The proposed order bars Rejuvica and Armstrong and Dilger from making unsubstantiated claims in the future. The company and its principals must also disclose in the future when an endorsement has been paid for and must not misrepresent the identity of people who have been paid to represent the company. 

The full amount of the judgement is $3.24 million, which will come due if the $650,000 fine to refund consumers has not been paid in full.  

Company statement 

Last week, the company posted a response to the settlement on its website.  The statement read in part: “We disagree with the FTC’s allegations and deny violating the law, but this settlement resolves this matter. We maintain our commitment to ensuring the highest quality, safety and integrity in all our products and health information.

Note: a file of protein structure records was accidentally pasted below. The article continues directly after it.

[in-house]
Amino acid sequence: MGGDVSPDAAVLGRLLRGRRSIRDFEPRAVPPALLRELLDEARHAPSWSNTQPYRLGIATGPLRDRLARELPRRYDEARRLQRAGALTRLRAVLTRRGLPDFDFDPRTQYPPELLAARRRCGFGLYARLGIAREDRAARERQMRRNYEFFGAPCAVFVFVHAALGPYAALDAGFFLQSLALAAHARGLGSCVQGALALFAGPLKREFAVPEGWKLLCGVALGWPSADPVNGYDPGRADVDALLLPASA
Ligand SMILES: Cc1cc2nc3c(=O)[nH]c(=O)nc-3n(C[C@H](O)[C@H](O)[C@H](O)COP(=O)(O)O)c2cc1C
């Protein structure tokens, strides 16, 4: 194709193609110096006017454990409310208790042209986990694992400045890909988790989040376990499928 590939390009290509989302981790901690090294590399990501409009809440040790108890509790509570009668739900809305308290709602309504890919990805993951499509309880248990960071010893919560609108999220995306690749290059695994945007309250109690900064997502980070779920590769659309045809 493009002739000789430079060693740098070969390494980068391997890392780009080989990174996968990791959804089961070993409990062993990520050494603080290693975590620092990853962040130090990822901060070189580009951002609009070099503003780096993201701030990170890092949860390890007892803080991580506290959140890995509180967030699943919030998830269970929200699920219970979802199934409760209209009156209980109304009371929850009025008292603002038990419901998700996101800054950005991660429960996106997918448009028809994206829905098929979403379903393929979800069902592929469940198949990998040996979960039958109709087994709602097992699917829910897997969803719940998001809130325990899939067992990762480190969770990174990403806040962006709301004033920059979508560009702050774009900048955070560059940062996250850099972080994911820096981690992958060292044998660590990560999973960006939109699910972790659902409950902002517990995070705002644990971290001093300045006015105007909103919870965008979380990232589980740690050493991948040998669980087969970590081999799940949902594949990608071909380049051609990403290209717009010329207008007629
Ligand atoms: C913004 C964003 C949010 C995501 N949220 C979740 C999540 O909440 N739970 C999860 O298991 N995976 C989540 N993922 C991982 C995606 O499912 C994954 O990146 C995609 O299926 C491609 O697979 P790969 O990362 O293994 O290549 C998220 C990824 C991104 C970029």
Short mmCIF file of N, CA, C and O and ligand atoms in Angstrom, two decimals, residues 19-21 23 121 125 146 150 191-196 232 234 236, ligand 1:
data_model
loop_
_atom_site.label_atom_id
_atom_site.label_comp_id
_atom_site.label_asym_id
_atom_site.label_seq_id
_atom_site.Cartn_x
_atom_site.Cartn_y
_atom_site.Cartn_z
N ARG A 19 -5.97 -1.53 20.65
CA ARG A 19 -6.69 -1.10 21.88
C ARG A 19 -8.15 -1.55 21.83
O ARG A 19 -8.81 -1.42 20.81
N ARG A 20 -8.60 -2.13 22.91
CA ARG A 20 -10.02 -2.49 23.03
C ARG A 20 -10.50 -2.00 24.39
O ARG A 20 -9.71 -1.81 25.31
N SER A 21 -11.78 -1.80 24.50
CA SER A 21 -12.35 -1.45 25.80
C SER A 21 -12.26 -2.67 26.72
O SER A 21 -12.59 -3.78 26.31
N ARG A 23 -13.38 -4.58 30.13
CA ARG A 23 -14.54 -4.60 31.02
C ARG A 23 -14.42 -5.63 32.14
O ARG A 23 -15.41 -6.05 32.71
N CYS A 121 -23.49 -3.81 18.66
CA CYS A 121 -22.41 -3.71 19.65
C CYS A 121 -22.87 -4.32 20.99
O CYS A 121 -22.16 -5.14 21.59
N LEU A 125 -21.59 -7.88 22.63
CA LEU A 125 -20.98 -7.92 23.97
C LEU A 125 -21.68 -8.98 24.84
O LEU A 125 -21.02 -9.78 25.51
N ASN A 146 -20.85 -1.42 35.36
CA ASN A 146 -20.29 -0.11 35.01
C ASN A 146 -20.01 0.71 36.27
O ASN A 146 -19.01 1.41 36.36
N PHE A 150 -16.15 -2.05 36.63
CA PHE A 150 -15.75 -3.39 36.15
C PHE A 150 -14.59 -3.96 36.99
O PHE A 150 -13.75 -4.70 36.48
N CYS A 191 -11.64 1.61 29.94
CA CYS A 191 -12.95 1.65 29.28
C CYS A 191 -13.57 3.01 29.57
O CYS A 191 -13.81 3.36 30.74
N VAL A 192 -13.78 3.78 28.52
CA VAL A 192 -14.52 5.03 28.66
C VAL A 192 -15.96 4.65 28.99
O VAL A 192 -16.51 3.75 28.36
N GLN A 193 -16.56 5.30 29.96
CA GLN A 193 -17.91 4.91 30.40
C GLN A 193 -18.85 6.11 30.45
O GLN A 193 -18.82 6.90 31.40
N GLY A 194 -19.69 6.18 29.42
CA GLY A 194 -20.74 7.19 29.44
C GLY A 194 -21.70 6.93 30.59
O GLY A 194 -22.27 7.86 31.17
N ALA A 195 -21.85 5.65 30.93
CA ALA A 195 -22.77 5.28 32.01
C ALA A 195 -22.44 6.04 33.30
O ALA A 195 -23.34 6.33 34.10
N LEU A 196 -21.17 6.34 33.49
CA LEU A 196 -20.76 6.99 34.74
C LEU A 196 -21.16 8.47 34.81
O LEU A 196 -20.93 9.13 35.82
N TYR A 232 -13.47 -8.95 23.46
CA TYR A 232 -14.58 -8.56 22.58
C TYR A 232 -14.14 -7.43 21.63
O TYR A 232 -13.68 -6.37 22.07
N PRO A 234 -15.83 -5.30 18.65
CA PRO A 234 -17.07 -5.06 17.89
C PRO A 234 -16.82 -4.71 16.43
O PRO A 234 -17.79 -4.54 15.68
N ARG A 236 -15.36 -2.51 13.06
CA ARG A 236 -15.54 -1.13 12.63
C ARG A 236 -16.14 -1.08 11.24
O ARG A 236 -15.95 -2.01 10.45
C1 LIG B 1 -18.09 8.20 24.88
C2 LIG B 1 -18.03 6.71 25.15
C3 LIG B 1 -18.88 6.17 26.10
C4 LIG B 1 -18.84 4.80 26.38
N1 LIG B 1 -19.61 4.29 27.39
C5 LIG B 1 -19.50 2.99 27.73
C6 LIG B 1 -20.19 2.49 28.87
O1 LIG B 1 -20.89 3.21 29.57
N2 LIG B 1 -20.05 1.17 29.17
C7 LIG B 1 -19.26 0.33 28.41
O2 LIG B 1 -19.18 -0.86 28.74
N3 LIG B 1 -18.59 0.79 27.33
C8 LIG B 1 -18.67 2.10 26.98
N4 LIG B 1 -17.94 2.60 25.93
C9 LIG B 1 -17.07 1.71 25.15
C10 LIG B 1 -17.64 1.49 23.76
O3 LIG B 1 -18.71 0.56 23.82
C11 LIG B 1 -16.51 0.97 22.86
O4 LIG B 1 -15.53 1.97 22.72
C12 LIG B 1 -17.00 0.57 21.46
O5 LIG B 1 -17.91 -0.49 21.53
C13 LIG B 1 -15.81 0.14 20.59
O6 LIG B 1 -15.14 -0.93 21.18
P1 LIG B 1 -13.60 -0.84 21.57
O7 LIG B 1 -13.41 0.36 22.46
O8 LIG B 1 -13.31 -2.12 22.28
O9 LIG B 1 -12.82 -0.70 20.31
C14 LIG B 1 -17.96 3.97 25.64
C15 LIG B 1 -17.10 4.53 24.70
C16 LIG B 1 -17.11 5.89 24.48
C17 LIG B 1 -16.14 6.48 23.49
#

“Throughout this process, Rejuvica cooperated fully with the FTC, providing documents and clarifications to aid the investigation. We believe that this agreement is in the best interest of our customers as it allows us greater room to serve customers and develop more top-quality products in natural health.” 


About the Author(s)

Hank Schultz

Senior Editor, Informa

Hank Schultz has been the senior editor of Natural Products Insider since early 2023. He can be reached at [email protected]

Prior to joining the Informa team, he was an editor at NutraIngredients-USA, a William Reed Business Media publication.